American presidential candidate Donald Trump has sparked widespread protests from anti-racist campaigners after he claimed that “in Britain, more Muslims join Isis than join the British army”.
The controversial tycoon made the assertion just hours after being axed as a business ambassador for the Scottish Government and stripped of an honorary degree by Robert Gordon University (RGU) in Aberdeen over earlier remarks he had made about Muslims.
Trump tweeted his statement about the army in response to a petition demanding he be banned from the UK for his support of a “total and complete shutdown” of US borders to Muslims.
His latest tweet linked to an article in National Review headlined Dispelling The ‘Few Extremists’ Myth – The Muslim World Is Overcome With Hate, which cited a news report from 2014 on numbers of British Muslims travelling to Syria and Iraq to wage jihad.
Last night, the army declined to comment on Trump’s Tweet, but it is understood that it completely disputes his claim.
Meanwhile, a protest against Mr Trump’s comments was held outside East London Mosque in Tower Hamlets, with a handful of protesters chanting “Trump is scum”.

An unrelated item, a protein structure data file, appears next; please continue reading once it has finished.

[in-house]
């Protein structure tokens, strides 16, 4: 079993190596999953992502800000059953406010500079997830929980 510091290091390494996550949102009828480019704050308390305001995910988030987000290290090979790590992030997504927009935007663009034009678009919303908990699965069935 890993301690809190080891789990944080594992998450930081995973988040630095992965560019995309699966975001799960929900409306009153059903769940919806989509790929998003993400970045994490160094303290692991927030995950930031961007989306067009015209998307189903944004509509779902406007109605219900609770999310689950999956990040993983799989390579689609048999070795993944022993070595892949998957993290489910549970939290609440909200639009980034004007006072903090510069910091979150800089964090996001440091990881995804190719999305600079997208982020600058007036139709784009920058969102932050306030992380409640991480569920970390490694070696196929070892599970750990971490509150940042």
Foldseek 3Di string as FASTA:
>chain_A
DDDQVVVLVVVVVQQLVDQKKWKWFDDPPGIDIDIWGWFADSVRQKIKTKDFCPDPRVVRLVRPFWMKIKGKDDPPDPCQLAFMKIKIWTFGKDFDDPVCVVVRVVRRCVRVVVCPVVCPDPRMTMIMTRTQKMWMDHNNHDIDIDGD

Around 50 people gathered outside the mosque, including a representative from Scotland Yard, mayor of Tower Hamlets John Biggs and religious leaders including the head of the local synagogue.
Spokesman Salman Farsi said: “Clearly some of the comments he has made are deeply, deeply wrong.”
Former first minister Alex Salmond has echoed calls from Tasmina Ahmed Sheik, the SNP MP for Ochil and South Perthshire, after she said “I don’t want to see Donald Trump in Scotland or the United Kingdom.
“No, I don’t want his money. Unless he withdraws his remarks.”
Mr Salmond, the SNP’s foreign affairs spokesman, in an interview to be broadcast today on Russia Today TV’s Going Underground, said: “Most presidents of the United States or UK prime ministers usually have about ten years in office before they go crazy.
“Donald Trump has made it as a candidate.”